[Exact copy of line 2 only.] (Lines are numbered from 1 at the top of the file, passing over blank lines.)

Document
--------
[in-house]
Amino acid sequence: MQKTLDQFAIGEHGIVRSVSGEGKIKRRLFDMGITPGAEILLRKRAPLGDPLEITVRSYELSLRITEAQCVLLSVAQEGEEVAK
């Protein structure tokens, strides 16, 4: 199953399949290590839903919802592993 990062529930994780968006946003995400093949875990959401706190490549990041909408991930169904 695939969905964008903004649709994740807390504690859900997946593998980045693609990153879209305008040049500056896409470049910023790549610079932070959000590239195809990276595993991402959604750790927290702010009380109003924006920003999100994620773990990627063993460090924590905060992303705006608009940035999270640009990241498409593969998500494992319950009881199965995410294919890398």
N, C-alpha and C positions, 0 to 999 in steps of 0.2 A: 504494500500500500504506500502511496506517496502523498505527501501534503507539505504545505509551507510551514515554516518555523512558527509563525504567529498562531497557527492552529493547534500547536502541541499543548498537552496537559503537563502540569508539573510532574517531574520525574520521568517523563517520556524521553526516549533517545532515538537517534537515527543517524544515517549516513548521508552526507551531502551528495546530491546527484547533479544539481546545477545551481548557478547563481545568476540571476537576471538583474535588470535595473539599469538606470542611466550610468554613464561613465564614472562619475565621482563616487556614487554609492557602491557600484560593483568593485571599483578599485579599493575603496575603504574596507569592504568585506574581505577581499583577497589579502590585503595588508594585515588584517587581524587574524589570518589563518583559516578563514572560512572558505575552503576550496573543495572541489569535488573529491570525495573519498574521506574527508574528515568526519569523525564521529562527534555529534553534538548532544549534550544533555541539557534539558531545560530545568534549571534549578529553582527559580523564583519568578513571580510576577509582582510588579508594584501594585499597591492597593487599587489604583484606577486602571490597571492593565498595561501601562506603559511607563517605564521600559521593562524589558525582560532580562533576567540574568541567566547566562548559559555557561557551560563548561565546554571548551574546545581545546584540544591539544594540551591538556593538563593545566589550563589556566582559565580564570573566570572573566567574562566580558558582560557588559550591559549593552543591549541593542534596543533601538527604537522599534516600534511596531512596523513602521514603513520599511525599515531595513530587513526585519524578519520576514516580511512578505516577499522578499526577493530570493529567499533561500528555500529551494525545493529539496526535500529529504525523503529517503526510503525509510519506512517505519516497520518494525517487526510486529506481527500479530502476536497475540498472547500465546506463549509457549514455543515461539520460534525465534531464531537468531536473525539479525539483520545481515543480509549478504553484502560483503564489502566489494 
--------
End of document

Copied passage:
Amino acid sequence: MQKTLDQFAIGEHGIVRSVSGEGKIKRRLFDMGITPGAEILLRKRAPLGDPLEITVRSYELSLRITEAQCVLLSVAQEGEEVAK